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Holding steering wheel at 10 and 2

Why You Shouldn’t Drive at 10 and 2.

When you were first learning to drive, there’s a good chance someone told you to keep your hands raised on the steering wheel, or if at “10 o’clock and 2 o’clock”. While that was once understood to be a safe driving strategy, times have changed. In fact, there’s a very good reason why you shouldn’t drive at 10 and 2.

The Dangers of 10 and 2

As we discussed previously, airbags save lives, but they often cause injuries in the process. An airbag expands at 200 MPH, and all that compacted force is going to move anything in its way in an instant.

If the airbag deploys while your hands are at 10 and 2, the force is pushing against your elbows, which are likely in a “locked” position. Your arms may be pushed outward, and you’re more likely to suffer severe arm injuries such as hyperextension, torn ligaments, or even dismemberment.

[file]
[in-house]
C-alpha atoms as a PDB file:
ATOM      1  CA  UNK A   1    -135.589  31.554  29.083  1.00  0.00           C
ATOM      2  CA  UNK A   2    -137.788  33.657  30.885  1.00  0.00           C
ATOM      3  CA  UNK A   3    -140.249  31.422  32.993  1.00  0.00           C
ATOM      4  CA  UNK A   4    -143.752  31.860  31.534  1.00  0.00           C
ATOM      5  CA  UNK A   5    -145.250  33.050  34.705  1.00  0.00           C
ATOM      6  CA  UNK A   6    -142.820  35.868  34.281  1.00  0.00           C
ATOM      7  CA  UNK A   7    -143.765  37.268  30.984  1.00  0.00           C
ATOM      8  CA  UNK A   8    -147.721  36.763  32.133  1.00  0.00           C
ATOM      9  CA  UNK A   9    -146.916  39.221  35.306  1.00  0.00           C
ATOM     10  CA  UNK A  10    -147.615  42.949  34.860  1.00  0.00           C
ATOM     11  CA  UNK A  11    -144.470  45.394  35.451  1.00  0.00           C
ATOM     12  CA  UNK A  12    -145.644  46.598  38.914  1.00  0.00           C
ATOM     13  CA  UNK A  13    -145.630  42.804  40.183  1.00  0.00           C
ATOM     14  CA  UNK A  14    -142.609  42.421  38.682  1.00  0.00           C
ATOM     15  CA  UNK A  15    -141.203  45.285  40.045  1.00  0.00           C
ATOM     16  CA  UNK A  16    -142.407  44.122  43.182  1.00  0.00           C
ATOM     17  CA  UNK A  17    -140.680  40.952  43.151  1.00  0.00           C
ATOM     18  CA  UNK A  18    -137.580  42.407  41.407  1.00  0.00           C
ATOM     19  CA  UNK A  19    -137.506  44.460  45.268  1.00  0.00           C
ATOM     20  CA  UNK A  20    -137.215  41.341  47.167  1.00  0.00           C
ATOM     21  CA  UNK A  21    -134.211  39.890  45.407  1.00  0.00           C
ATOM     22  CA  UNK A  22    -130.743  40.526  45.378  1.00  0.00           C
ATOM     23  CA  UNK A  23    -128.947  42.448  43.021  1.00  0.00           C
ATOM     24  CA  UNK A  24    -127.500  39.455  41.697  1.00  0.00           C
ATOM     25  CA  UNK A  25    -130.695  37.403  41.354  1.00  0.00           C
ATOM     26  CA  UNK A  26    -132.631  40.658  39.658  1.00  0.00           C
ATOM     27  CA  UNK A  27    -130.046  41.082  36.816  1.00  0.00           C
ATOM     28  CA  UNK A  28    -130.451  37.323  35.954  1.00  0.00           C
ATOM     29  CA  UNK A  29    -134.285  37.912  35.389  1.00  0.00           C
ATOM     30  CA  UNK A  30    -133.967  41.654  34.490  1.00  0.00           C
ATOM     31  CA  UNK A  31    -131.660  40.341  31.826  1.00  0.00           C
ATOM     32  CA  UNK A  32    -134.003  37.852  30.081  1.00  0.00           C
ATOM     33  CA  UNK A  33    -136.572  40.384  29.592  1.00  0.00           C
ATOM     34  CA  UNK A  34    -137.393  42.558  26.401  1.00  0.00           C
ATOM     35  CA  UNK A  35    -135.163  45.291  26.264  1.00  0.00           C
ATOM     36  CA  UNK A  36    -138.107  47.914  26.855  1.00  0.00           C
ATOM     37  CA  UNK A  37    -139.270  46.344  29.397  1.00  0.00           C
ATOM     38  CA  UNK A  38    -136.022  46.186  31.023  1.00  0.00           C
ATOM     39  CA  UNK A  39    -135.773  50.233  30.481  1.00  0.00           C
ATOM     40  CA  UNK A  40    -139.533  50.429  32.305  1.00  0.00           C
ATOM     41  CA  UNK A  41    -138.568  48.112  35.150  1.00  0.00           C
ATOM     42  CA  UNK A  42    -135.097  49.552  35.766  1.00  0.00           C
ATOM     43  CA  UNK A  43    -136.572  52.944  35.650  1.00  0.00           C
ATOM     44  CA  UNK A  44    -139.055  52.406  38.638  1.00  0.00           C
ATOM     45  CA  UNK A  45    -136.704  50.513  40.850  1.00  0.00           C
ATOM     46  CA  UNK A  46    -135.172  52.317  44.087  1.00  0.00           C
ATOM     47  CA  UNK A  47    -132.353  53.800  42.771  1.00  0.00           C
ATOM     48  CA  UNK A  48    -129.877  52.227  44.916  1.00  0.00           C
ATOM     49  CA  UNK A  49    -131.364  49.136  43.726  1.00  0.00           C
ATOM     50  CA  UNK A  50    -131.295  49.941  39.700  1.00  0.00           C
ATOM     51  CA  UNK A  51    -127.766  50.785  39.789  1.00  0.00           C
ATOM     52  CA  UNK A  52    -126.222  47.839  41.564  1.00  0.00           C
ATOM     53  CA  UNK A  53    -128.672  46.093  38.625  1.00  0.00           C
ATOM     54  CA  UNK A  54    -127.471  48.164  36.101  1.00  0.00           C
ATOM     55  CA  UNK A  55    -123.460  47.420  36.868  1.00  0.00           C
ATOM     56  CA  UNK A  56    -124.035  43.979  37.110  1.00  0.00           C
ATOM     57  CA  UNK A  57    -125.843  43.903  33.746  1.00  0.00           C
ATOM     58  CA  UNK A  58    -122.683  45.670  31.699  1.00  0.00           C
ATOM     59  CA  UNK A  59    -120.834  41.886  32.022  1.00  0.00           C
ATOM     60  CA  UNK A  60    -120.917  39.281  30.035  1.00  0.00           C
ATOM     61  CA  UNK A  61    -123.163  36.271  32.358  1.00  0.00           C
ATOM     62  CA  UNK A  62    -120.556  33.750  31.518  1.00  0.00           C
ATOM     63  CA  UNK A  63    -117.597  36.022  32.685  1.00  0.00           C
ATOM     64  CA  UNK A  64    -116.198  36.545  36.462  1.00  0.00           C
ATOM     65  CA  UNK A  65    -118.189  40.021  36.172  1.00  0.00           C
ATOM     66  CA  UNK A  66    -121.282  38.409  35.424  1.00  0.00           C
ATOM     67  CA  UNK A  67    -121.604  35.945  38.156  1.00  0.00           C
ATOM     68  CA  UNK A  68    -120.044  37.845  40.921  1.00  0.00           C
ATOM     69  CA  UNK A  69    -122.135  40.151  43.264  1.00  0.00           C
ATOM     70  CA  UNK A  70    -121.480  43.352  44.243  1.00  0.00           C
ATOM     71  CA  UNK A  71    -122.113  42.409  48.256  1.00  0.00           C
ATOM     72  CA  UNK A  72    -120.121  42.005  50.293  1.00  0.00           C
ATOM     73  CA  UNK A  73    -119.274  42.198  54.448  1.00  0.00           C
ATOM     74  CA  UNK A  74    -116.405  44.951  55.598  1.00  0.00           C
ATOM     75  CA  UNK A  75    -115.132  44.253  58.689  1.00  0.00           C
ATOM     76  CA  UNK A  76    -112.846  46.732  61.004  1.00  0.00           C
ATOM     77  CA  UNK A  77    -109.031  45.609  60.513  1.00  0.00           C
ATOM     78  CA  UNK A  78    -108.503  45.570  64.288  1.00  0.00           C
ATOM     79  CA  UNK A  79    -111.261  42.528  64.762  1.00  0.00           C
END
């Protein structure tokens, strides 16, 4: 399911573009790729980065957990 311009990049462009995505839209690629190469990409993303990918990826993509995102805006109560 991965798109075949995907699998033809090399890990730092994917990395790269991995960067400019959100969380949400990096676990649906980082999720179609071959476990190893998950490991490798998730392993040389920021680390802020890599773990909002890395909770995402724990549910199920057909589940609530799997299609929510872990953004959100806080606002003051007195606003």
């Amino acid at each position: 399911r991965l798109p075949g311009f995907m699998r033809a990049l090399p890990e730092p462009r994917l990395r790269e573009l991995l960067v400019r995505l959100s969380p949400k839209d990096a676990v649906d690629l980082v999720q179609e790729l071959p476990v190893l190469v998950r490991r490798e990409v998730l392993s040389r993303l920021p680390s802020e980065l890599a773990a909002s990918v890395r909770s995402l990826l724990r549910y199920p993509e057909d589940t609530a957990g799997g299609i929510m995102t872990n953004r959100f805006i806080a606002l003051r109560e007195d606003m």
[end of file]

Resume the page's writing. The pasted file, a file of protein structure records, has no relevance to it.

The Benefits of 9 and 3

Placing your hands at 9 and 3 (also called “the parallel position”) helps your body move with the force of the airbag, rather than resist it. In the 9 and 3 position, your arms are more relaxed and will tend to fold inward, toward your body, rather than away from the airbag.

Additionally, the 9 and 3 position is closer to your body, meaning it takes less effort than fully extending your arms to the 10 and 2. This can help reduce fatigue while driving, so you are more alert and prepared to respond to a potential crash.

If you suffered serious injuries after a car crash, we are here for you. If you’d like to schedule a free case consultation with an experienced Atlanta car accident attorney from Goldstein Hayes & Lina, LLC, please don’t hesitate to call (888) 425-6070 or send us an email.

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